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I was the production manager for a Kansas City based business journal. I have over ten years of advertising and media relations experience.
My primary responsibility was to generate revenue through advertising sales and to create high quality ads through various mediums. My specialty was advertorials – paid interview/review/informational style articles written about a specific client as a featured special interest piece. In my opinion, the biggest misconception about print advertising is that it isn’t worth the cost. Print advertising allows clients to target a specific market without wasting resources in an area not likely to be receptive to the product or service being offered.
I would give my job satisfaction a solid 10. There is nothing quite like the feeling you get when a client calls to thank you for helping increase their business. What’s even more satisfying is when that client recommends you to a new client and your own business grows as a result. The one thing I would like to see change is the economy. With so many out of work and small businesses failing all around us, people have less and less money to spend on goods and services. The job itself had so many rewards. So many times I would get a call or card from one of my clients thanking me for the work I did, telling me their business had increased significantly since their ad came out.
This job has been incredibly fulfilling for me. I have had the opportunity to work with many wonderful members of my community, pool our resources and come up with new ways to promote local businesses. I can’t tell you how rewarding it is to see a client’s business have customers lined up outside the door because of an ad I created. I have always had a passion for creative writing and just sort of stumbled onto this position by accident. Whether it was my true calling or fate, I can’t say, but I do know it has been one of the most enriching and rewarding experiences of my life.
As people lost their jobs and houses, businesses began loosing business. It wasn’t long before those businesses started closing their doors. As more and more of our advertisers were going out of business, we were left scrambling to make operating costs, and in the end, had to close our doors as well. That is perhaps the most unique aspect of working as an advertising executive. You are only as strong as your economy.
One day I picked up a news journal and scanned the pages. There was only one regular writer on staff, so I sent in my resume. A day later, I was being interviewed and the following week moving into my new office. My new editor had this idea that if he combined my creative writing skills with his ability to sell advertising space, we could come up with a more effective ad campaign for our clients. It was a roaring success. If I had it to do over again, I probably would have taken a few marketing classes in college so that I had a better understanding of markets and the role economy plays on spending.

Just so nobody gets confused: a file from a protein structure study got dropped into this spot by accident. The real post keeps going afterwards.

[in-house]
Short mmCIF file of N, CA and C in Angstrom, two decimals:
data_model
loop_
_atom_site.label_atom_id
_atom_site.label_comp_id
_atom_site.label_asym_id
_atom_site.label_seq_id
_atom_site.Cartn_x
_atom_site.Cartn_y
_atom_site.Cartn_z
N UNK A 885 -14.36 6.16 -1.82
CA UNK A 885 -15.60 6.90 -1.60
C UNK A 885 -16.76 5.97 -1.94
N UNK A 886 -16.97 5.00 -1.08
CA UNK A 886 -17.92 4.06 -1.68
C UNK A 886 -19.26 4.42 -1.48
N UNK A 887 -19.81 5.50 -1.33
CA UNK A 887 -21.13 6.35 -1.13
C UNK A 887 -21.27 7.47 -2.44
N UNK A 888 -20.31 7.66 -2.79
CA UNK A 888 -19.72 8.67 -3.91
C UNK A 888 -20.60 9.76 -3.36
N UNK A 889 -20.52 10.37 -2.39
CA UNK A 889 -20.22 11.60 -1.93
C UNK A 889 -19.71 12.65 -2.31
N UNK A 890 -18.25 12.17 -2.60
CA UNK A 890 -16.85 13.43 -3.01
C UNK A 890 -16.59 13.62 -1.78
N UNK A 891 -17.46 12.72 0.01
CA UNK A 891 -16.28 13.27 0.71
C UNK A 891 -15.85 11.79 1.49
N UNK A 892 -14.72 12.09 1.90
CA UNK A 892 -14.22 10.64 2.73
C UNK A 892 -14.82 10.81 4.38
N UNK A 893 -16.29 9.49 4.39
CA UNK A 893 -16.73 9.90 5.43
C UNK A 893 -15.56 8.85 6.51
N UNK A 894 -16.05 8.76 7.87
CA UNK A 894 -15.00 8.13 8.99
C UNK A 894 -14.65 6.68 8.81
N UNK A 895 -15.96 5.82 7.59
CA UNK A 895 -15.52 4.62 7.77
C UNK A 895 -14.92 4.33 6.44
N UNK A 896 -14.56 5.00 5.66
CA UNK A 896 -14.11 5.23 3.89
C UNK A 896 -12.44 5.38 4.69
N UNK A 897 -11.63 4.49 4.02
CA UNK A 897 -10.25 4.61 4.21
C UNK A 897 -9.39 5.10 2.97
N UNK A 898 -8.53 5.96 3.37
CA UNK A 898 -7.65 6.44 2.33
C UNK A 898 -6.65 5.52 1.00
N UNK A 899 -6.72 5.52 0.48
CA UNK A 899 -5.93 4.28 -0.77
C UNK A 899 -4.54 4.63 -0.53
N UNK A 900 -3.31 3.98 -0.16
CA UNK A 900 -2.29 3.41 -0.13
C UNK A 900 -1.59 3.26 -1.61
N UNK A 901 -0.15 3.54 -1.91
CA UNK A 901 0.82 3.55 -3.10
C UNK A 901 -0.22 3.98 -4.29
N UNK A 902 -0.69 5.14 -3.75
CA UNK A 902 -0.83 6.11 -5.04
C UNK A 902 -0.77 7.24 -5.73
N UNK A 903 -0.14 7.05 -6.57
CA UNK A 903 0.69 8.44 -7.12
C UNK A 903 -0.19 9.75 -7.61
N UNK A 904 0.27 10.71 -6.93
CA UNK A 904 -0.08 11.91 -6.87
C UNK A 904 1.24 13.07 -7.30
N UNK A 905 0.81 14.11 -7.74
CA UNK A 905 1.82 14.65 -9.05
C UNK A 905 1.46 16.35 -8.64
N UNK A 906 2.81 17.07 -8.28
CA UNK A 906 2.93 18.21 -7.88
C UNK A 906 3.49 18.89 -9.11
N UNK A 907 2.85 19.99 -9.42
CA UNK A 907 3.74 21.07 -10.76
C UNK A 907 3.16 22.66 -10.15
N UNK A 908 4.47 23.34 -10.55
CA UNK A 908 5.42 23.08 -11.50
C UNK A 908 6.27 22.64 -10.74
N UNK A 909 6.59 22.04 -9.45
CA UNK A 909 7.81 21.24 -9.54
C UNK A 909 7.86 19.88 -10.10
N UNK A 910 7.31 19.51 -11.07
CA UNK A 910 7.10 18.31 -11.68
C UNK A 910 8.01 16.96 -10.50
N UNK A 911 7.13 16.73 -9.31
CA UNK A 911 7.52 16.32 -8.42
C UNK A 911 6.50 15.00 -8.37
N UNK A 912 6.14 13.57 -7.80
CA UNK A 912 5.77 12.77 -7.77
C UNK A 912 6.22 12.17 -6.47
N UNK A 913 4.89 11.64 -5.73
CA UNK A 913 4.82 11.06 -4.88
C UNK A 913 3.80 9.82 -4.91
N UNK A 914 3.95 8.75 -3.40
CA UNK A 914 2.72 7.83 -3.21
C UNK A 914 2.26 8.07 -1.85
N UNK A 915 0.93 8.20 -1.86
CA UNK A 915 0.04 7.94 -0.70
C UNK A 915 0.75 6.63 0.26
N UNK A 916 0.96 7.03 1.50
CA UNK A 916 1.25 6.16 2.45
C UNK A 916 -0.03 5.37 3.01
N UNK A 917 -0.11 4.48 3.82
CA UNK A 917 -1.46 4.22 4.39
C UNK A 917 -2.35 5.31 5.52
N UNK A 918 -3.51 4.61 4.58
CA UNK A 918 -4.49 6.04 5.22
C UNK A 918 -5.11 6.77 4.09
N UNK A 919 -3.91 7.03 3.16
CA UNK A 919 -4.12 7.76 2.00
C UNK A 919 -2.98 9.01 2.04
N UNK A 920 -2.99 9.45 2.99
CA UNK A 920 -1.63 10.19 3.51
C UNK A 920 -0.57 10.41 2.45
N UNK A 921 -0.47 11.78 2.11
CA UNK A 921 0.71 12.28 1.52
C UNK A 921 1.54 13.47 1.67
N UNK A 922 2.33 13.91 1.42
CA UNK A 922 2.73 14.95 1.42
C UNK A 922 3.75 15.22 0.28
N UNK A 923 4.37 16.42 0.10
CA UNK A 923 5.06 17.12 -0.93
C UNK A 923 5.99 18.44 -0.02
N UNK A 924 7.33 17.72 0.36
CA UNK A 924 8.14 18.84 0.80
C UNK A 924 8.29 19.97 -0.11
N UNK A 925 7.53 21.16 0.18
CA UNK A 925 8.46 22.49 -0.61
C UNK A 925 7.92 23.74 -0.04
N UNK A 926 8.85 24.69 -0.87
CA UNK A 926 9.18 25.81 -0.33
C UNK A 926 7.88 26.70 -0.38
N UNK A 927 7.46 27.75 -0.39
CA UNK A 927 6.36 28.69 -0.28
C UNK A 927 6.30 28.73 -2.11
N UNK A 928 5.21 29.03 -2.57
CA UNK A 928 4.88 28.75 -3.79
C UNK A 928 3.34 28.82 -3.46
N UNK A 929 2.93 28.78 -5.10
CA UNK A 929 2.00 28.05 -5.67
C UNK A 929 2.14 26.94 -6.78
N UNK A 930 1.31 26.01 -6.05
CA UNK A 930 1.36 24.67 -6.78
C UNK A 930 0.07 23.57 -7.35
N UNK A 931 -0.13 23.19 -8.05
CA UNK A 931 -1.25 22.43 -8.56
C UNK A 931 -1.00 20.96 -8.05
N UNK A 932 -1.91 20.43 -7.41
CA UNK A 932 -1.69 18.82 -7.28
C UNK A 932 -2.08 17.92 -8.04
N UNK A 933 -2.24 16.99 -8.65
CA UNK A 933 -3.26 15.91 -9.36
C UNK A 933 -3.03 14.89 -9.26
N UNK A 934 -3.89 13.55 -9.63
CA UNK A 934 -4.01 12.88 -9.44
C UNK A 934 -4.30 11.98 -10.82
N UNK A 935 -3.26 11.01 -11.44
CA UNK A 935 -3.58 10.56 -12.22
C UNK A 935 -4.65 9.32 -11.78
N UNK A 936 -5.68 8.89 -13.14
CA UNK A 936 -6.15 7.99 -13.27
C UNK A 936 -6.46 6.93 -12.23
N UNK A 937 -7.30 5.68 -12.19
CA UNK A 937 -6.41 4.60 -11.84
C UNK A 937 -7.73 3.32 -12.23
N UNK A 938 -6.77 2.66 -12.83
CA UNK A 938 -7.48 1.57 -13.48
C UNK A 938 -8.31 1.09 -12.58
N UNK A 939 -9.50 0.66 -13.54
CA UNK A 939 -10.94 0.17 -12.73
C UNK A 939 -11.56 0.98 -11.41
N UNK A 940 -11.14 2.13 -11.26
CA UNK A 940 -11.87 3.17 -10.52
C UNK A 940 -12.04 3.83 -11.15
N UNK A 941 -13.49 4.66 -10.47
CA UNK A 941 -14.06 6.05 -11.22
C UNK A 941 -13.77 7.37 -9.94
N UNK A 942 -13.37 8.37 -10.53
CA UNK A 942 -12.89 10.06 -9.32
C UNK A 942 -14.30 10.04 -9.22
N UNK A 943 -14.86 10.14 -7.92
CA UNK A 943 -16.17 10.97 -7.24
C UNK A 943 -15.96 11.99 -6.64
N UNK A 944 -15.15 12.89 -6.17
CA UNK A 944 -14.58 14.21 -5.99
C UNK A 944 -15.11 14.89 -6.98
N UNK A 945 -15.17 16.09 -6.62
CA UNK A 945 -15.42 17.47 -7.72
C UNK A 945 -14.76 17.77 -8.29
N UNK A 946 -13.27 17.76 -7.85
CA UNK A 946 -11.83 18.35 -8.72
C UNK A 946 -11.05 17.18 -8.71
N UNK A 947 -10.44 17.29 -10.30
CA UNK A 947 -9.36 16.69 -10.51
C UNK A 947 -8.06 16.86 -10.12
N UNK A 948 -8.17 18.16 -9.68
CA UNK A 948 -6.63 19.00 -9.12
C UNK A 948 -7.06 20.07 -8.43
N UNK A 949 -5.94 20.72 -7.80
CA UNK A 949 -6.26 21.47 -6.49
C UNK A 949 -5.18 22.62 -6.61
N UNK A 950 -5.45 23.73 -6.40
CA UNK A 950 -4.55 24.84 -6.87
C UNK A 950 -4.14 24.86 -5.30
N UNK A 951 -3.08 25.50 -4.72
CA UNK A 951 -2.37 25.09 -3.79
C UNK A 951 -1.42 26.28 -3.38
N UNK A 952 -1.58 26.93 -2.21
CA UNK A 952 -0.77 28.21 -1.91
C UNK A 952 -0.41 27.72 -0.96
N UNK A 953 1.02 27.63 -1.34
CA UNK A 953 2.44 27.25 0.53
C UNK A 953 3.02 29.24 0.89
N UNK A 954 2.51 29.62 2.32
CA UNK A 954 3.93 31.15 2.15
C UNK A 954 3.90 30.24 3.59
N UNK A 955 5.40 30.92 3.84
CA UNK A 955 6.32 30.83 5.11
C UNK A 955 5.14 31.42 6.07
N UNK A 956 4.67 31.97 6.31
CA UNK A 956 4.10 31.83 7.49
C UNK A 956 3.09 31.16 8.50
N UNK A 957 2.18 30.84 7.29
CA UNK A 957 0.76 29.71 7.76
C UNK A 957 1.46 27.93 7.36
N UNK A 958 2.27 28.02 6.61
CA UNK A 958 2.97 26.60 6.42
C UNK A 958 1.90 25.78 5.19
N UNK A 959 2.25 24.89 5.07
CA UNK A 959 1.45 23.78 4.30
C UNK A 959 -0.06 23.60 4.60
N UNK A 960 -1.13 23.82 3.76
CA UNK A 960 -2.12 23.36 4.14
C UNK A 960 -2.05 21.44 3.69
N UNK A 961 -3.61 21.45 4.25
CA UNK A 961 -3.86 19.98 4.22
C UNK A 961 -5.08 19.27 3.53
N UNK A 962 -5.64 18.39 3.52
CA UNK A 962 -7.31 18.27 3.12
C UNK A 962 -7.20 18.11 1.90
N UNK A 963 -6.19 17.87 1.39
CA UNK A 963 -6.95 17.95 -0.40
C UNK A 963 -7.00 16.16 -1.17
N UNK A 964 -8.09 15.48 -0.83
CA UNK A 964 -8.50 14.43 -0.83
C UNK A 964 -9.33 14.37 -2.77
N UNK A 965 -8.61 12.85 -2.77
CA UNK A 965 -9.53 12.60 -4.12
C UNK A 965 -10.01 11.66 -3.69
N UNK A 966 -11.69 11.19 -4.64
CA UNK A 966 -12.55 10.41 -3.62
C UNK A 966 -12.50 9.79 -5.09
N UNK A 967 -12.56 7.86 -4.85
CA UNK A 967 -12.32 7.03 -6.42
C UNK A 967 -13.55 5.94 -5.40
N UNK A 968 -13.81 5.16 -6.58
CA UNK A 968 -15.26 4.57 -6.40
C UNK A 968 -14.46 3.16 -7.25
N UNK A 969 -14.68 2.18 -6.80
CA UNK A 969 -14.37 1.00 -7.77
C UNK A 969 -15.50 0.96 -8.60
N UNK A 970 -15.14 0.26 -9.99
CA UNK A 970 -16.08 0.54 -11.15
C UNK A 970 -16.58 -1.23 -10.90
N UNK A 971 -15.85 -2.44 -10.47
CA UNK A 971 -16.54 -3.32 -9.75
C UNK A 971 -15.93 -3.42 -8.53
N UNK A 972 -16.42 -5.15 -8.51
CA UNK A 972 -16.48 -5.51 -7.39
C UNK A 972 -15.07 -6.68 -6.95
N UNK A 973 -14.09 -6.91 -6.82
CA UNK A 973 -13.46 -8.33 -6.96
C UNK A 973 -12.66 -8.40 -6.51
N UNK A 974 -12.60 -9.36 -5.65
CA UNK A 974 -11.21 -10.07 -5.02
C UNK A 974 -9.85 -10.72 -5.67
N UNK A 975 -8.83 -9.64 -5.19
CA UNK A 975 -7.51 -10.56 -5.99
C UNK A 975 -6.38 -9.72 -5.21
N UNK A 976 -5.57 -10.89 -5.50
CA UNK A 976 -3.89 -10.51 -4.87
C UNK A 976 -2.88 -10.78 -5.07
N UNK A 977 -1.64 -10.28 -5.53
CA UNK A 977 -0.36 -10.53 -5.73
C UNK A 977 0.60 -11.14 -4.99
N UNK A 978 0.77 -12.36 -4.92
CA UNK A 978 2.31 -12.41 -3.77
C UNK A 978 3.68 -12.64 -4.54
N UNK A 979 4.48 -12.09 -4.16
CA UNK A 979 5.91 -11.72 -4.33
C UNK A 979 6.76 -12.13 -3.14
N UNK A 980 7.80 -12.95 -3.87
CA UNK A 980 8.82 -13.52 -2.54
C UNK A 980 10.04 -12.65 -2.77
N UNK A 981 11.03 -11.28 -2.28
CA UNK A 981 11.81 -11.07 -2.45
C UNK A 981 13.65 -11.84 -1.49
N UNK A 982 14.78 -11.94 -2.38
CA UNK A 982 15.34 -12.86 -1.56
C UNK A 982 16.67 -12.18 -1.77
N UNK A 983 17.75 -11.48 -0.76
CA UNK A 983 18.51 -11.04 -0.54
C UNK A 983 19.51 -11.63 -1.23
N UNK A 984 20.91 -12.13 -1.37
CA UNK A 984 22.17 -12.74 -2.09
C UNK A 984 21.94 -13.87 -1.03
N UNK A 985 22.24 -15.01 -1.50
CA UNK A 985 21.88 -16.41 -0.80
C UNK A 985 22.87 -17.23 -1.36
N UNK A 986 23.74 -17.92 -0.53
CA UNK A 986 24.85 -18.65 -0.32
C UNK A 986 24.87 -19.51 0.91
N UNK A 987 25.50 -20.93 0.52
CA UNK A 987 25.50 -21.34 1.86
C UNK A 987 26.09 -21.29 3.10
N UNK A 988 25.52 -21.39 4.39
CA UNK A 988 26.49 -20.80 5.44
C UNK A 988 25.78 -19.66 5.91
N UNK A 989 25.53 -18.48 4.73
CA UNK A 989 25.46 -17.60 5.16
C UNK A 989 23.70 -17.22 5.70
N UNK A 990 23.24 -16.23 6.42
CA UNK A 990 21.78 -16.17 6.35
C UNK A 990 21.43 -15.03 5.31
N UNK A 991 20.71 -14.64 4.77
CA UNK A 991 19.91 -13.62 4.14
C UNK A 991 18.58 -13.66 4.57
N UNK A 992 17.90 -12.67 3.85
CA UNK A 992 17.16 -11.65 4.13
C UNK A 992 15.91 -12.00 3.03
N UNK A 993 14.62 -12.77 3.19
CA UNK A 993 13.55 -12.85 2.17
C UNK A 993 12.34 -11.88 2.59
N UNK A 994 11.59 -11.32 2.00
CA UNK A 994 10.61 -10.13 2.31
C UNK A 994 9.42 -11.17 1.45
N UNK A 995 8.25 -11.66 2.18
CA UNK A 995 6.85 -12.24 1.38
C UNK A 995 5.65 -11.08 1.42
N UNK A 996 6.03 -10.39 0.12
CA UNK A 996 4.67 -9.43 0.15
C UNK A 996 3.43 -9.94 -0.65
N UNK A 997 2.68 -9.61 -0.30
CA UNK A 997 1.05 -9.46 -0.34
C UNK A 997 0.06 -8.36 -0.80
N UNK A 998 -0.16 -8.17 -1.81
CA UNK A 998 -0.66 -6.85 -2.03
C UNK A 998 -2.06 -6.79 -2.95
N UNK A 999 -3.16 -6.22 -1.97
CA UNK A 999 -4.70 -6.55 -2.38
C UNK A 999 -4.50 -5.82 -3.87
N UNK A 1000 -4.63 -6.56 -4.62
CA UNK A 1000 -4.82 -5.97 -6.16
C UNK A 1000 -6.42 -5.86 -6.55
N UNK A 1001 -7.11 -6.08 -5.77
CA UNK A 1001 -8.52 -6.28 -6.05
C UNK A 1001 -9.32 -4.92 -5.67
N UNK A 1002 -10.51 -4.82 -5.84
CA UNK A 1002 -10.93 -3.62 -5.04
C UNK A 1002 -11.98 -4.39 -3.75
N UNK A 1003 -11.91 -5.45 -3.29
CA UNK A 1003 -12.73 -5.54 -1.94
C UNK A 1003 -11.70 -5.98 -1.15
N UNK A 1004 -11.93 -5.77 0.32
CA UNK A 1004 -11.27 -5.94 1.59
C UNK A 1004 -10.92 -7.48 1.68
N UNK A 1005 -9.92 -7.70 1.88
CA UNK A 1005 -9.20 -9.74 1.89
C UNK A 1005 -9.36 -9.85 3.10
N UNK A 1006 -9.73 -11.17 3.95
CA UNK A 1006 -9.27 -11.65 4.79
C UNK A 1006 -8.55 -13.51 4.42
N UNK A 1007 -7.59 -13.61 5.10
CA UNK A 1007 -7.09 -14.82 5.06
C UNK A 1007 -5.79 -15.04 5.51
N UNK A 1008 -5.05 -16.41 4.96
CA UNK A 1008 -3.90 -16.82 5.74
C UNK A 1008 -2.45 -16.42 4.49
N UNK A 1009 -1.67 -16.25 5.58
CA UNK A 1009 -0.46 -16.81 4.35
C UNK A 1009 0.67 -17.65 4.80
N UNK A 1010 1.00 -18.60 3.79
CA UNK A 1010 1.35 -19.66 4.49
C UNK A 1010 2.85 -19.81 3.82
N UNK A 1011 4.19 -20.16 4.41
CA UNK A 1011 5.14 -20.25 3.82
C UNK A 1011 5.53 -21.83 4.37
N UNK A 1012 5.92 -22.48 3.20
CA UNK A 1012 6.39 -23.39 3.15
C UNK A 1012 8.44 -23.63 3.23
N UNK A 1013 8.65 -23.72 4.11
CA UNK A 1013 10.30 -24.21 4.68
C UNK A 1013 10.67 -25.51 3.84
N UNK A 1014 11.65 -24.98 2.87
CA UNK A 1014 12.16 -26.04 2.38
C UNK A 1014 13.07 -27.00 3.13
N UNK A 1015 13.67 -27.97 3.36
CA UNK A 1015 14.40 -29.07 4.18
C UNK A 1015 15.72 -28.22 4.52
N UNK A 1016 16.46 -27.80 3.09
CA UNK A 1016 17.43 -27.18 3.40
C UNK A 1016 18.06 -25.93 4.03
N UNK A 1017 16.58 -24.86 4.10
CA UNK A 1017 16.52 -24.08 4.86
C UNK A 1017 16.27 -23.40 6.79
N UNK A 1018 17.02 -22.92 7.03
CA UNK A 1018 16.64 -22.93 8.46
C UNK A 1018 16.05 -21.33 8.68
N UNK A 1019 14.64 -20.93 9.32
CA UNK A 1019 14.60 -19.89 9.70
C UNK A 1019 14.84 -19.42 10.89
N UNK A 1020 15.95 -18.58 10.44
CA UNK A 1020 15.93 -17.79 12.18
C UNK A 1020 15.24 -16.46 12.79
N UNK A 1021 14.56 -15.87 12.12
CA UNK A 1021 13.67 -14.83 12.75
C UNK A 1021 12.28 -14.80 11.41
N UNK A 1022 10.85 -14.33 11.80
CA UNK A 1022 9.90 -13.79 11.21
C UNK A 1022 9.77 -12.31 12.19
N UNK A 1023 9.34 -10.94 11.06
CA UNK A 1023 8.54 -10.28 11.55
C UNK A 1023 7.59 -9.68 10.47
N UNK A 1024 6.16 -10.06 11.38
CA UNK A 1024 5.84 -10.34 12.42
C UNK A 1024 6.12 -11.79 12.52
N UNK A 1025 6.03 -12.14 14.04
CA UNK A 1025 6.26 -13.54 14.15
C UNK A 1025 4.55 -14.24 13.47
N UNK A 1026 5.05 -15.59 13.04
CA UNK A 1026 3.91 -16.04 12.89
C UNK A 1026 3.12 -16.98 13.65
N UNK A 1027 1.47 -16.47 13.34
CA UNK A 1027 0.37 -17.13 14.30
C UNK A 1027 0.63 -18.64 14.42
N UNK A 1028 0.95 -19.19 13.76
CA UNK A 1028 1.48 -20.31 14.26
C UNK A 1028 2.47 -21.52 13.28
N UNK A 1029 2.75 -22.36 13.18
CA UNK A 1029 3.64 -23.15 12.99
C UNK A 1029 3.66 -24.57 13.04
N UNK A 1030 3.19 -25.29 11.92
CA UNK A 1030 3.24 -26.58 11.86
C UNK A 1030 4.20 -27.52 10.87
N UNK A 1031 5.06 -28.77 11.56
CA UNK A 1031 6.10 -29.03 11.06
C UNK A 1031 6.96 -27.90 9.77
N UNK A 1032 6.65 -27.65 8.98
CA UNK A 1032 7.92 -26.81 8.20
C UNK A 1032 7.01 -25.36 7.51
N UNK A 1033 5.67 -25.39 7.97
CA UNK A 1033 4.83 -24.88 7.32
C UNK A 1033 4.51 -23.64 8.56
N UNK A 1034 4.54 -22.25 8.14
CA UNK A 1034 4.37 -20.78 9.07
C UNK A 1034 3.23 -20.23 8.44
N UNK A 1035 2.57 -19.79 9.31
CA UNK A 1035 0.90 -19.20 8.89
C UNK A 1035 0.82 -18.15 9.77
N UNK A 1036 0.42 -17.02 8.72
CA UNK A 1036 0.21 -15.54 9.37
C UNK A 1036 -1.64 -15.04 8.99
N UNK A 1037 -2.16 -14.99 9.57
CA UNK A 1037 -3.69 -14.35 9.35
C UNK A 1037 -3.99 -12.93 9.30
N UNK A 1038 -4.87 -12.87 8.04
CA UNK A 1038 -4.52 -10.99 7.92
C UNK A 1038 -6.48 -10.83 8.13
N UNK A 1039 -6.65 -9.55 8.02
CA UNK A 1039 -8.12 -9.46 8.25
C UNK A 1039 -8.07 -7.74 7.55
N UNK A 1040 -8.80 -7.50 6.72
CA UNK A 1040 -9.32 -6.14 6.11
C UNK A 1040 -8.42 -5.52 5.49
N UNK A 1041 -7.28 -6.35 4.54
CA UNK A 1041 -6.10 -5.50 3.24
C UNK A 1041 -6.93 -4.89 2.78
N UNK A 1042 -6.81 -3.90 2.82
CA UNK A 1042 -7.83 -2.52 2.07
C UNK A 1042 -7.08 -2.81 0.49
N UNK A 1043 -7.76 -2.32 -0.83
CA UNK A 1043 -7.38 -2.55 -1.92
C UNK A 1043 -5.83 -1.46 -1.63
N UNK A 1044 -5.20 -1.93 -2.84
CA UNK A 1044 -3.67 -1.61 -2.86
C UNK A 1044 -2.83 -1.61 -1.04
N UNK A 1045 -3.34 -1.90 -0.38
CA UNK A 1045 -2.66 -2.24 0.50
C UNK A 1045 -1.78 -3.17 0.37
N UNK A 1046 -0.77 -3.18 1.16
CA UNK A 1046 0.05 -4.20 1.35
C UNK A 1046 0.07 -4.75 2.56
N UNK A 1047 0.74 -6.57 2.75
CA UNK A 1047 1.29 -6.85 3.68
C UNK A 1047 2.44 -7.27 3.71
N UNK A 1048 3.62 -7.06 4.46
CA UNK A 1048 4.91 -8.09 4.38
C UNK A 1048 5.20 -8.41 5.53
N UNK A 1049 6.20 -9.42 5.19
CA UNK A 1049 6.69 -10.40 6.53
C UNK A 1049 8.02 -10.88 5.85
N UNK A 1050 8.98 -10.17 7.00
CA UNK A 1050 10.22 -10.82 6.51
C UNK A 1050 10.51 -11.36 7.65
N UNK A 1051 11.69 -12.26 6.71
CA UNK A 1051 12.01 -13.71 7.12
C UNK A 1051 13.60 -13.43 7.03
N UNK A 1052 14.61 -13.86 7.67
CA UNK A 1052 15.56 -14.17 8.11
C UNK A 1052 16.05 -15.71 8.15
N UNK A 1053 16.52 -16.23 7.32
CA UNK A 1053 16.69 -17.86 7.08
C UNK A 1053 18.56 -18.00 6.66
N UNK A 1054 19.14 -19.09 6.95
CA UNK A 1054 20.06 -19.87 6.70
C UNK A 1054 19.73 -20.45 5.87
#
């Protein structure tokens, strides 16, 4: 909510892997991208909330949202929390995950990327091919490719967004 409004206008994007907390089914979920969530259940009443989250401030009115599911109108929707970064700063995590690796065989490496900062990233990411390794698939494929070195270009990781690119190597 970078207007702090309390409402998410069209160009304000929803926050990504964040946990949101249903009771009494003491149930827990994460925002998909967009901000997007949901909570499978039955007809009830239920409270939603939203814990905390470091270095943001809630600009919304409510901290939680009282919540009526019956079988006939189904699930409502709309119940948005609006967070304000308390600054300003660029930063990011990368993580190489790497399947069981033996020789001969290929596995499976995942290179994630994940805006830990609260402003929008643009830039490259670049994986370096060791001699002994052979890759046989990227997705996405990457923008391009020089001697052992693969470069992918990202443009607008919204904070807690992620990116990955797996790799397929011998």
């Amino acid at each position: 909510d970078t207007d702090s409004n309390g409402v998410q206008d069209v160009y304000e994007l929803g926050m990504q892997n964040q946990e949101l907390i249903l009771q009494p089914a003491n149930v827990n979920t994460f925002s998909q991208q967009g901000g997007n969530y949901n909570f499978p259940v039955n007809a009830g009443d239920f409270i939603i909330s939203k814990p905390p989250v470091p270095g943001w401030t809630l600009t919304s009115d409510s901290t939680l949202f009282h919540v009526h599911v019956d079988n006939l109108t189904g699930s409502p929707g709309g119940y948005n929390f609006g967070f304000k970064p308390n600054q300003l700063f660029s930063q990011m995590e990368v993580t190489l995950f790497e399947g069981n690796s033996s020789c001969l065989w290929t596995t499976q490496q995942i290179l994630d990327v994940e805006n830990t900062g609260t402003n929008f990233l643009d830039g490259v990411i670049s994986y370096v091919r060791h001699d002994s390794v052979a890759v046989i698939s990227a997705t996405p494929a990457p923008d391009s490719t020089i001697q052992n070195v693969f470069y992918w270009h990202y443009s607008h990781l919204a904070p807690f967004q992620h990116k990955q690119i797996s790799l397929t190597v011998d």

When my business is good, it’s really good, but it goes the other way, too. I think the best way to gauge a local economy is by flipping through a newspaper. If there are lots of ads, things are going well. A vast majority of our advertisers were small, local businesses and because our journal relied primarily on revenue generated from ad space, when those businesses went under, so did we. I think the biggest lesson I learned was the importance of supporting local businesses first.
Something strange I learned from on the job was that we’d recently hired a new sales executive who inadvertently sold ad space for the family section to a clinic that offered abortion services. I had also sold an advertorial to an adoption agency for that same section. I titled the article “Choose Life.” Going through the proofs, we all missed the error. A few days later, our phones were ringing off the hook and we even had several people come into the office telling us how appalled they were that we would run an abortion ad under a “Right to Life” article. Needless to say, it was a lesson to us all. People really DO look at the ads.
The most challenging aspect of selling advertising space is convincing clients they should buy ad space. More often than not, I had to give out free space just to prove it could be effective. Problem clients had me tugging on my hair a few times. Clients have a tendency to want to nitpick about every little detail. They leave little room for true creativity and limit your ability to convey the message you know from experience, works the best.
Stress levels depend entirely on deadlines. There were a few times we had to work through the night to get ads ready on time. This is, however, by no means a complaint, because that simply meant we were making more money, but it can get stressful.
My base salary was $46,000 a year with bonuses ranging from $10,000-$20,000 a year depending on ad sales. For the area that I live, my base salary provided for a comfortable living and I typically took one week of vacation every six months which was more than enough for me.
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